Saturday, February 2, 2019

Review: Don't Feed the Pop Monster • Broods



In an era that has broken nearly every barrier of entry to the music industry, being dropped from a major label’s repertoire isn’t the worst thing that could happen to an artist. In fact, some wear it as a badge of honor or flaunt it as a sign of integrity. Artists of every caliber, from Mariah Carey to Azealia Banks, have been dropped by a label and managed to steer their career in the right direction. But surely, there has to be a hit to the confidence when the ax comes down – so it would be of no surprise for pop duo Broods to come back from a second label drop to release an album under a jaded title like Don’t Feed the Pop Monster.

Whereas their eponymous extended play and debut full-length saw them kneeboarding from behind Lorde’s speedboat, the duo’s last record, Conscious, unleashed their first clean-cut, digestible pop moment – and by the sounds of it, their last one, as well. After giving big, prefabricated pop a solid try, they seem to be fine with retreating into the shadows of the mainstream – or least with being the opening bill to more prominent pop artists, including Taylor Swift and Ellie Goulding. And it seems that Georgia and Caleb Nott are in a pretty comfortable position now, producing more uninhibited pop music while capitalizing on the fringes of the industry that chewed them up and spit them out – twice.

Don’t Feed the Pop Monster takes a turn against the machine, not against the genre. It introduces us to an invigorated reincarnate of the band, without a strong relationship to either of their previous records. While feelings of distress and angst carry over, they are now accented with a touch of escapism and some glitzy updos. Tracks like "Peach," a goofy pitch-shifted cut, and "Old Dog,"  a clear homage to turn-of-the-millennium hip-pop with some bratty "nah-nah-nah" refrains, are the album’s sarcastic spasms – tributes to the industry without caving to its mentality, if you will. Sun-drenched career highlight "Dust" and the jittery "Hospitalized," meanwhile, nearly defunct their previous material, making it seem a bit drowsier in retrospect.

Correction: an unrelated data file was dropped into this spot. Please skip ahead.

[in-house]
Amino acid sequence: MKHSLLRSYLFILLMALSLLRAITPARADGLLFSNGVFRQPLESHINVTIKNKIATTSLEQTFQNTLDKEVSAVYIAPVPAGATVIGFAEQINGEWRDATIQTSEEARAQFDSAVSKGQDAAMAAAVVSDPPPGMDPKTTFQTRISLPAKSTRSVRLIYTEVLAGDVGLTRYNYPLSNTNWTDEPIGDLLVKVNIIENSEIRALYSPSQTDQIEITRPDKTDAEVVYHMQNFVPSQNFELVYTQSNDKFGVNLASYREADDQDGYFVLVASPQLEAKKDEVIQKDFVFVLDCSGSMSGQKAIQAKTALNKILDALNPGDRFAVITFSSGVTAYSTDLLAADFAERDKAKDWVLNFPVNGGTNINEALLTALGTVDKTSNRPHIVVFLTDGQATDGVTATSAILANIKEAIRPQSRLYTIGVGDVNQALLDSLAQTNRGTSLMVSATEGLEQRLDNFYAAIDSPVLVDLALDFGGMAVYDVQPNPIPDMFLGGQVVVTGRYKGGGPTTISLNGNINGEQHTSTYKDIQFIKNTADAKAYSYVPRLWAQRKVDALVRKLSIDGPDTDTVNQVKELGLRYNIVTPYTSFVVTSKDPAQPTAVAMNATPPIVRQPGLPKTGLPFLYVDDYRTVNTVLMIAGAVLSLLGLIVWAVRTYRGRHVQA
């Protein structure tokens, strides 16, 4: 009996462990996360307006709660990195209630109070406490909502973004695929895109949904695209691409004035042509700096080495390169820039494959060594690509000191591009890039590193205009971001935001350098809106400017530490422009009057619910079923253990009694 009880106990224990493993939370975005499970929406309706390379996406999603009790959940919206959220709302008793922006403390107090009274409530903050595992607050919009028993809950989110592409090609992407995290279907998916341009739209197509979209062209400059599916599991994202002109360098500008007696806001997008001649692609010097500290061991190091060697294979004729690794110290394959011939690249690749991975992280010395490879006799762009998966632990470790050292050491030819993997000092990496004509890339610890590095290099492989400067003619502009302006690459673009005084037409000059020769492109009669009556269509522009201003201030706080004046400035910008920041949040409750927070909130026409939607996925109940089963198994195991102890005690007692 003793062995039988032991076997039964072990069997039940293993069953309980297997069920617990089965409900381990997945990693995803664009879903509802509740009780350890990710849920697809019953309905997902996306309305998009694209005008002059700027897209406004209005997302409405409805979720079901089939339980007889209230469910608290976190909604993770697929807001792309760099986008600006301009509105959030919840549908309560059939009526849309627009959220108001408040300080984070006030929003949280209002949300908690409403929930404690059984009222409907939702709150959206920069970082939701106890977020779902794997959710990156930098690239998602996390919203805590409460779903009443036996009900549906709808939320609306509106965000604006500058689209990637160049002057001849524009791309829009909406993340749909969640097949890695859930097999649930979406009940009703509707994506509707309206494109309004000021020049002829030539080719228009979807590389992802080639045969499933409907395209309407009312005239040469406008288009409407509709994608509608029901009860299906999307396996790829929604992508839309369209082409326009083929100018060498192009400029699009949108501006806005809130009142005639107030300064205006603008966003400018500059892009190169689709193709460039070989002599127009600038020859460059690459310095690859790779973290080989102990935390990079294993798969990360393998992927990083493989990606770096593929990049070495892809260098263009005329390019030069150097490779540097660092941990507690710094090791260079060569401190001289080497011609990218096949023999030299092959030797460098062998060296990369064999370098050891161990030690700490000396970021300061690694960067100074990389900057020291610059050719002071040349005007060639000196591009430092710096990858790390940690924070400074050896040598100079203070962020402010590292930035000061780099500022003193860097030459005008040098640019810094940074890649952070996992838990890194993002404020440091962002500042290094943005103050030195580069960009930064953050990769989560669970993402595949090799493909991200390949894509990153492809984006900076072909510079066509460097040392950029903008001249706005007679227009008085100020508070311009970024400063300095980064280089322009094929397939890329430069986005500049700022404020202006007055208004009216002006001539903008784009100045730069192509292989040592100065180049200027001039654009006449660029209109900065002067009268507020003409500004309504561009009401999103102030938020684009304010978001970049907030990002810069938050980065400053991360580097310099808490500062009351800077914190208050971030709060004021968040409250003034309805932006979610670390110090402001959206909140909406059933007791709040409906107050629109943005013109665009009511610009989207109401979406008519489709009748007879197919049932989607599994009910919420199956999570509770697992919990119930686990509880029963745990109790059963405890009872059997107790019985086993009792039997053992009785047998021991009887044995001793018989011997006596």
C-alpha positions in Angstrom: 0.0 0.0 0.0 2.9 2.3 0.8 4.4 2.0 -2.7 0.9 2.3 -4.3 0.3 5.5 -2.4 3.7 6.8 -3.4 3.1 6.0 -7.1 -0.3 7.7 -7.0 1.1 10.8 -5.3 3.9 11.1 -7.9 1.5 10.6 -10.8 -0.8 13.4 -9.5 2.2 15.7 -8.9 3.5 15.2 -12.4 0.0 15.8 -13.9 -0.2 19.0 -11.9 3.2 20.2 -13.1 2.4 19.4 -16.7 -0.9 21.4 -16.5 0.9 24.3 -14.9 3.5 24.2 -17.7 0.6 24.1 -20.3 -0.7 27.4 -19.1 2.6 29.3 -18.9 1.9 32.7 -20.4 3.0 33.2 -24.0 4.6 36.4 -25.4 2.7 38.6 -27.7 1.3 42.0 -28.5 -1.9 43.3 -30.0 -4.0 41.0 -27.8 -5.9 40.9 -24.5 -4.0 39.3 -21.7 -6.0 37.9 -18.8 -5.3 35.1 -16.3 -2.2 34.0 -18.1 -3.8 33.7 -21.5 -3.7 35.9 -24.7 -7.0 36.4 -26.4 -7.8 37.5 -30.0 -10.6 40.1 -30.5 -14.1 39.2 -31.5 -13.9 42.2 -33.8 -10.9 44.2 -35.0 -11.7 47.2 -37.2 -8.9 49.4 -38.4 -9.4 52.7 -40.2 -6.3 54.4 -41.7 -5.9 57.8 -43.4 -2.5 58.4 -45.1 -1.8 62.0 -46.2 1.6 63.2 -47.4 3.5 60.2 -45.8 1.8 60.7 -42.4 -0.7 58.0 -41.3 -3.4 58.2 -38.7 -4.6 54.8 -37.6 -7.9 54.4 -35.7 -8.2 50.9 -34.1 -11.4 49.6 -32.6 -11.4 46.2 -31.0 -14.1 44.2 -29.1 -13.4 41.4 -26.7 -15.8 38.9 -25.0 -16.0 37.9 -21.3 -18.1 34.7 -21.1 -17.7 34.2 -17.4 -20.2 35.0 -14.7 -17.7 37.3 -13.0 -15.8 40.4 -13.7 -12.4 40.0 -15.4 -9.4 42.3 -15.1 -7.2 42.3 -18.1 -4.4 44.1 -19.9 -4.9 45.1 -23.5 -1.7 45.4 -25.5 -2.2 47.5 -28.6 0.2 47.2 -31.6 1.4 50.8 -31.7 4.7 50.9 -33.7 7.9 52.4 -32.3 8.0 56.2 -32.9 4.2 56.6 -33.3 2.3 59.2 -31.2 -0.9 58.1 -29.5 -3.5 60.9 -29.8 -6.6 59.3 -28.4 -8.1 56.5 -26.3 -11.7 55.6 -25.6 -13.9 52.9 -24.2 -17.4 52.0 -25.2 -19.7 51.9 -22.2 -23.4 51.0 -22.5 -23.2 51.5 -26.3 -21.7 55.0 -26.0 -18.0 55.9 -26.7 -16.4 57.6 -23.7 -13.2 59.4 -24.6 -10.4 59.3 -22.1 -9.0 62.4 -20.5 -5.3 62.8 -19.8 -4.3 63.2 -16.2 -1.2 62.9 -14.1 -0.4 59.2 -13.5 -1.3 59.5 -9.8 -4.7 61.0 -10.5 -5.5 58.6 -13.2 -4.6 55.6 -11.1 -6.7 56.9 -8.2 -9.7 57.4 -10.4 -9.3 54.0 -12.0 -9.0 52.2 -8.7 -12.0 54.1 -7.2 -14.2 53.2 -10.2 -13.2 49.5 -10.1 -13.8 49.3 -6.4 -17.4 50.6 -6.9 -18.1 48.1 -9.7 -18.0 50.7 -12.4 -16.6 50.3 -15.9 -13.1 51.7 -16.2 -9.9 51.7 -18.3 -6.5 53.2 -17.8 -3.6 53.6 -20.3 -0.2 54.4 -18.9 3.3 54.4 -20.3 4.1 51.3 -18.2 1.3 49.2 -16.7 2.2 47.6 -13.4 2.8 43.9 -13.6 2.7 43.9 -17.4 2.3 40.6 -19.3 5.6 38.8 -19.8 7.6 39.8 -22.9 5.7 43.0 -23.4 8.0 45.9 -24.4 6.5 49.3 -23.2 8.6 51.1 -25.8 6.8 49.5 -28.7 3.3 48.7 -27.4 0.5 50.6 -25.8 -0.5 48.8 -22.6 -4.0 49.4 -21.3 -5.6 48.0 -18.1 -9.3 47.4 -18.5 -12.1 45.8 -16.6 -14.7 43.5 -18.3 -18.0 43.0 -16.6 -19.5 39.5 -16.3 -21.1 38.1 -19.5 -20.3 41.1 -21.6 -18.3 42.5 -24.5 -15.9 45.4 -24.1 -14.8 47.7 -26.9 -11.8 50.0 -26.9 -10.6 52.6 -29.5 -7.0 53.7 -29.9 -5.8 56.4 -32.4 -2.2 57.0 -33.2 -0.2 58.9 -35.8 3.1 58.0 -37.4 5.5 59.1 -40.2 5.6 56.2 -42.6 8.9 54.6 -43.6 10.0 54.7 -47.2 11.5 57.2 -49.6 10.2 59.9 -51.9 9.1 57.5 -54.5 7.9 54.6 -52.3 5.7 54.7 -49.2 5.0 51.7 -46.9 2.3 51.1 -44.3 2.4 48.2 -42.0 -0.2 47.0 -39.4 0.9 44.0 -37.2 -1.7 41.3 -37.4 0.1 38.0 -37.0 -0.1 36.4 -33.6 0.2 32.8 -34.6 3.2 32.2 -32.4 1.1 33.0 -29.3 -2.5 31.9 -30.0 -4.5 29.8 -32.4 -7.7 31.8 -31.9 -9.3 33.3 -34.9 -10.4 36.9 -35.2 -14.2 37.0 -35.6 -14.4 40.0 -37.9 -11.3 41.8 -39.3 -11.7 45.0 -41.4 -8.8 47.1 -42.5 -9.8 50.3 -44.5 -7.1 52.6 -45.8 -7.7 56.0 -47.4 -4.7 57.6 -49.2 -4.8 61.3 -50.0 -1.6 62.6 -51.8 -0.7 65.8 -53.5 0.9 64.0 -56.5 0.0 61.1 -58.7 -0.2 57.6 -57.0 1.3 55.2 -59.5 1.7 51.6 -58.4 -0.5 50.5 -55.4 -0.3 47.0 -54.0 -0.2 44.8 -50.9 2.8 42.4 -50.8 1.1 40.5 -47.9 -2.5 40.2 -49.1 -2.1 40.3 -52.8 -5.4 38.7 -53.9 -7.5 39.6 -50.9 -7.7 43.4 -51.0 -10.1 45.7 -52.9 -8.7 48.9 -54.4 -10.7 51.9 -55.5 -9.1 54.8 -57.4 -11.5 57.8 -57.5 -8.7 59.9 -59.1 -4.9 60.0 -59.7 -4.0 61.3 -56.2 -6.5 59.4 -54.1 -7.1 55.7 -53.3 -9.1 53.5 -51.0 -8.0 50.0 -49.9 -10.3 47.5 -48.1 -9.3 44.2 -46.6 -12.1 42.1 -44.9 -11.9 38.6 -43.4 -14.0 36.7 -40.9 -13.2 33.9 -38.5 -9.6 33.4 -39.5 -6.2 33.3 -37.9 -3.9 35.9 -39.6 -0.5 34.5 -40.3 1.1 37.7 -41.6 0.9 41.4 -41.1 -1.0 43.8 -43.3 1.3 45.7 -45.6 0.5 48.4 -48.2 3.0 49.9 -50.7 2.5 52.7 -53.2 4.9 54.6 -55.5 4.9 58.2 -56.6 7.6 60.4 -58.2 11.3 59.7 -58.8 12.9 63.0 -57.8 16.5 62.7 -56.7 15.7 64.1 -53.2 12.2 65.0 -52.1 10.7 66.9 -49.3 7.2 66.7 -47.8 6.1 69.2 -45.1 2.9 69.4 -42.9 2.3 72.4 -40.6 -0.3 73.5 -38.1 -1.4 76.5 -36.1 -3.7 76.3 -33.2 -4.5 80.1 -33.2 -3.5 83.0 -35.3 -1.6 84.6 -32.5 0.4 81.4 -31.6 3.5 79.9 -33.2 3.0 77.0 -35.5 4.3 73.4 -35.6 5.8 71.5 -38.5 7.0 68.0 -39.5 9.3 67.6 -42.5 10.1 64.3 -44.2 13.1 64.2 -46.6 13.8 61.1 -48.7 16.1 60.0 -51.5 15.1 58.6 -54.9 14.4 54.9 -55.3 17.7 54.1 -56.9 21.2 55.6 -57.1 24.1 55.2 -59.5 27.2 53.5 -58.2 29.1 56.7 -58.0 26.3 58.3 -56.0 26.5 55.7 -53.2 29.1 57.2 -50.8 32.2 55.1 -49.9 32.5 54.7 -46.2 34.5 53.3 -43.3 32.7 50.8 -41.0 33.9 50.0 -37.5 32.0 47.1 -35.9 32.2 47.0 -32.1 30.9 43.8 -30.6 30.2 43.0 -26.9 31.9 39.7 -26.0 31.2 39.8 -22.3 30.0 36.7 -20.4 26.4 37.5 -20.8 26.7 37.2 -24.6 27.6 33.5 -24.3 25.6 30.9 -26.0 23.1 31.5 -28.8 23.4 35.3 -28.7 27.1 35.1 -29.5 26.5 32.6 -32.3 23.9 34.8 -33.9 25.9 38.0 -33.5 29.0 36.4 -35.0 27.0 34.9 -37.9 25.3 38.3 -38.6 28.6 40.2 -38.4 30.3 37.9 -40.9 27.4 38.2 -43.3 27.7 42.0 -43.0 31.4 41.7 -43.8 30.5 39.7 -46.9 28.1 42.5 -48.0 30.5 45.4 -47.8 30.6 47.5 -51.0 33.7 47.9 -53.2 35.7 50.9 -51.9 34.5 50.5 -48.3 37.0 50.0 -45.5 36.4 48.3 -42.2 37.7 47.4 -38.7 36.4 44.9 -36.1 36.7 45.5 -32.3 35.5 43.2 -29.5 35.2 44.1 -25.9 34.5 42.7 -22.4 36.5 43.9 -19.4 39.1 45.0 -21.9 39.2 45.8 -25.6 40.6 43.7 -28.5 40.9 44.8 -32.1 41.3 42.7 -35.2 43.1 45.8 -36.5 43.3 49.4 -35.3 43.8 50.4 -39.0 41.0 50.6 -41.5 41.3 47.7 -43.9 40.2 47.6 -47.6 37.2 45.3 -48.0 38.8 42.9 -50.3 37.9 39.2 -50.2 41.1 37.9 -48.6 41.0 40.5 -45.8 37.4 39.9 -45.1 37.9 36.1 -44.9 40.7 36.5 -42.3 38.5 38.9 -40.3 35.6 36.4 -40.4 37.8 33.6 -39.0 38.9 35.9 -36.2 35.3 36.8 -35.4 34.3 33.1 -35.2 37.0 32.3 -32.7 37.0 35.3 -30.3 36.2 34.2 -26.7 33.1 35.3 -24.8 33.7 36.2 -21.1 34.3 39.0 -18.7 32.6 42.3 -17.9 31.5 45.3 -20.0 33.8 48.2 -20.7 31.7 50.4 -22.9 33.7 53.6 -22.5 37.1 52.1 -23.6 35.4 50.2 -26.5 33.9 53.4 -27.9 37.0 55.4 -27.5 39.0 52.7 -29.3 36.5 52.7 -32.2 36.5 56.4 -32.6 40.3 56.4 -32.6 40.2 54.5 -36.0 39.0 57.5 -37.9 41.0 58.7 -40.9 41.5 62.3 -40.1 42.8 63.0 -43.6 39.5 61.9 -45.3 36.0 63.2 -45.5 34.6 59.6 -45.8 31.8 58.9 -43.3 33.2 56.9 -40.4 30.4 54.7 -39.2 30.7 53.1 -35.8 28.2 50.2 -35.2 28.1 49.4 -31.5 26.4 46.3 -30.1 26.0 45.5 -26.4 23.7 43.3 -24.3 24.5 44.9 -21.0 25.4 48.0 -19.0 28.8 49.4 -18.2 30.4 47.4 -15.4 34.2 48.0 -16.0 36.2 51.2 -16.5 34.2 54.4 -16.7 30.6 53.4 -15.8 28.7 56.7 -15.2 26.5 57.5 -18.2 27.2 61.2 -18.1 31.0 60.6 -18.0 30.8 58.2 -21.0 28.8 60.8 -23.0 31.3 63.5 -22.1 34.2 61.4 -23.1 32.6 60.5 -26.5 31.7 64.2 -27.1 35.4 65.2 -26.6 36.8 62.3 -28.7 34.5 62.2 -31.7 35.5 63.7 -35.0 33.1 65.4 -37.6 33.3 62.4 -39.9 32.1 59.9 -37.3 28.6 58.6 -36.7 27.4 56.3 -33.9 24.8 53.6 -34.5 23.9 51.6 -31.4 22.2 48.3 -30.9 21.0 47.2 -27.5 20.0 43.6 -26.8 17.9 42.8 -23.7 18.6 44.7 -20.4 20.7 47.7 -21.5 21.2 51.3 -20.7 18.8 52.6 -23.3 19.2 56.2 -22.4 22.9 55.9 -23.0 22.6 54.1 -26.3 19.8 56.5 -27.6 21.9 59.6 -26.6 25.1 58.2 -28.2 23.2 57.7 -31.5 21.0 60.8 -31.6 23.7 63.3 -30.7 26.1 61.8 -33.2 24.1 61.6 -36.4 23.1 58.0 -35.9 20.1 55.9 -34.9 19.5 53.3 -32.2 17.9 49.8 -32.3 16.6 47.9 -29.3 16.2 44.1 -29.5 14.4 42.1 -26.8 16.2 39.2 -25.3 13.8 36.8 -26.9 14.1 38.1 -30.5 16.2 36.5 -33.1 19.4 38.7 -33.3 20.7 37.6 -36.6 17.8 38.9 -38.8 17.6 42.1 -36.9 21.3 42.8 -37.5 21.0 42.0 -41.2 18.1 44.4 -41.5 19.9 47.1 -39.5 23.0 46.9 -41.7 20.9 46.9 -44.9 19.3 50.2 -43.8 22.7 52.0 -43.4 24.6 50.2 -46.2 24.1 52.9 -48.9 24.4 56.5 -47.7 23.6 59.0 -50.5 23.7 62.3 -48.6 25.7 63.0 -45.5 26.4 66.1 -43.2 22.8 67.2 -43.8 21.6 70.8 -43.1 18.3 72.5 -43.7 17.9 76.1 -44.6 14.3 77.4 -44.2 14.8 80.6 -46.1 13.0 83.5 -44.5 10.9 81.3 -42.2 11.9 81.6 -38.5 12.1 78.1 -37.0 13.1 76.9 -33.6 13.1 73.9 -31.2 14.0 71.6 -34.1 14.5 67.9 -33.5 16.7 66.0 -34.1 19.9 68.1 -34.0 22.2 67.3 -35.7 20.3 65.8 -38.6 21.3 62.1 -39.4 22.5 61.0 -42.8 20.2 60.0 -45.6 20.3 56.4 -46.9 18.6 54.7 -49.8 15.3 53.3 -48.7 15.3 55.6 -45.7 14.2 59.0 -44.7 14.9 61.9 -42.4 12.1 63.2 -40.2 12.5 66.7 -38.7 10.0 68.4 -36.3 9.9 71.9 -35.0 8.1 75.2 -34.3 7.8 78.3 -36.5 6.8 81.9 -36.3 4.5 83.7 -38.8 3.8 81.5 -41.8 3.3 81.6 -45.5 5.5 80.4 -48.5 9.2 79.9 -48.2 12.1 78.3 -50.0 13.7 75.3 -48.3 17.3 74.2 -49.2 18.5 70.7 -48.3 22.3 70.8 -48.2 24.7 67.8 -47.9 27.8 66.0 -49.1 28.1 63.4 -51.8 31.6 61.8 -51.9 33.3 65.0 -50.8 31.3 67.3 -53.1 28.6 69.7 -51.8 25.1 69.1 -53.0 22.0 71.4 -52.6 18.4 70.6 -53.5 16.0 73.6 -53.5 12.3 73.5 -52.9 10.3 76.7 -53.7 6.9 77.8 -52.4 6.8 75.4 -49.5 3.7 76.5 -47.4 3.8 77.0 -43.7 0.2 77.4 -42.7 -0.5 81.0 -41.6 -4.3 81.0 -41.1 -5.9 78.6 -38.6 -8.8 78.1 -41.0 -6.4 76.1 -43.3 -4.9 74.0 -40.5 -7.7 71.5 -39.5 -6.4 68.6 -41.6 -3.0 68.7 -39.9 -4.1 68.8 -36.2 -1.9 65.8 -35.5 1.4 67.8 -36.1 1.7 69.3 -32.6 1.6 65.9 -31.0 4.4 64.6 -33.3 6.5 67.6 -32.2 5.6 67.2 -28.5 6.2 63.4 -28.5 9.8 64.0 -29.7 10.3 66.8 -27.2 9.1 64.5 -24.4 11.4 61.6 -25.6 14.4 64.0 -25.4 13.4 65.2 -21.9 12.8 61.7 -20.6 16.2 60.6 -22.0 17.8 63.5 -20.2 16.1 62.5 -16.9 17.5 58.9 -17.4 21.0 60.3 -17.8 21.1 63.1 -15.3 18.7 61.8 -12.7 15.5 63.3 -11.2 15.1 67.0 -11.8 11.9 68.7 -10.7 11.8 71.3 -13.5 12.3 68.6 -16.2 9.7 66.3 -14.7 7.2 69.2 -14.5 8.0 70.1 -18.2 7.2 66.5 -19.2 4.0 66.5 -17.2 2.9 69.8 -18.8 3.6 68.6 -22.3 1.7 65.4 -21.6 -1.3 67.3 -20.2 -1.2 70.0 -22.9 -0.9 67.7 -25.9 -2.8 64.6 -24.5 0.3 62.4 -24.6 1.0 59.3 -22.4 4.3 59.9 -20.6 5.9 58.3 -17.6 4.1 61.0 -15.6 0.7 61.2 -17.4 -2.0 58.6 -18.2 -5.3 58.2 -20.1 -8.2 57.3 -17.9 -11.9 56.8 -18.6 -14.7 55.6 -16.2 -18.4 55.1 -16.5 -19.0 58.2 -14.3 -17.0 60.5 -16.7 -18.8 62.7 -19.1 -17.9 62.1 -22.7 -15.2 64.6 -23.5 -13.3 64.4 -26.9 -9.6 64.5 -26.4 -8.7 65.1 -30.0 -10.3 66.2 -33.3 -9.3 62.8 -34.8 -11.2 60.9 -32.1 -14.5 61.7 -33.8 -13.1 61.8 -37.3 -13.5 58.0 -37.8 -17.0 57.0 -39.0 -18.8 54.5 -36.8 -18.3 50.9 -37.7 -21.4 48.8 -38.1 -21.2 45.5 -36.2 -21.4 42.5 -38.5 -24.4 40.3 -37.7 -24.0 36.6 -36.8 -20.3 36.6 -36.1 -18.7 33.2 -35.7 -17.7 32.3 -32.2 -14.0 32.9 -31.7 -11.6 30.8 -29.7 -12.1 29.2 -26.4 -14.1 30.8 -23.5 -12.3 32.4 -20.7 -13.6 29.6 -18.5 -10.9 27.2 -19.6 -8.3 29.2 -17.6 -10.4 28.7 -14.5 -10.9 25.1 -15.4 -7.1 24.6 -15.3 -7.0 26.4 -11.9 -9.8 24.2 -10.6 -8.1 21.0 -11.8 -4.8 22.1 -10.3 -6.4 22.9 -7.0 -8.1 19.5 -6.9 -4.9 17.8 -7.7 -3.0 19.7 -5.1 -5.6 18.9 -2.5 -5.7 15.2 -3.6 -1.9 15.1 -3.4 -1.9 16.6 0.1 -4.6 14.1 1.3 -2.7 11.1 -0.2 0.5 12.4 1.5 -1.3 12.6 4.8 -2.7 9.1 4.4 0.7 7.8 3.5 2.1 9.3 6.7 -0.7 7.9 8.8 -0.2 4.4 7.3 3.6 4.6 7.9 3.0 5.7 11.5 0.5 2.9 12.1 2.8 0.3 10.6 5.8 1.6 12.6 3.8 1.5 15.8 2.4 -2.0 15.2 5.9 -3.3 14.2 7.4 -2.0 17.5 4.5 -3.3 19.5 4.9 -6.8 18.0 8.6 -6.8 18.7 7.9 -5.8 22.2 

Broods' attempts at wholehearted laments without oversaturated moodiness come in the form of hypnotic digitized vocal lines and light electronics. "Falling Apart," inspired by America's disastrous state of sociopolitical affairs, and "Why Do You Believe Me?" allow vocoded harmonies to unravel beneath Georgia's soft vocal runs. Even when urgency builds with drumbeats and digital sputters on "Everytime You Go," the melody remains smooth and steady. However, when Caleb makes his lead vocal debut and shoots somewhere between The Chainsmokers' Drew Taggart and sing-rapper Logic on "Too Proud," the duo jolts into a full-on radio anthem. While the song's sentiments have good intentions, it is not the most stunning light for the band.

Don't Feed the Pop Monster has something that Broods' previous records weren't allowed to contain: A free-spirited philosophy, without intentions to capitalize on a singular sonic vision. Whatever intensity the band extracts from their tangled framework of mixed emotions, the music matches in either ironic uptempo beats or bare, soothing production tactics without a finishing cohesive pop glaze. The record was written and recorded independently within the lag between record contracts, allowing the Nott siblings to figure out where Broods truly belongs in the pop music landscape. And despite how comfortably they fit in the slipcovers of their past musical lives at the time, it turns out that they thrive in uncontrolled eccentricity.

Don't Feed the Pop Monster is available now under Atlantic Records and Neon Gold Records.

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Maira Gall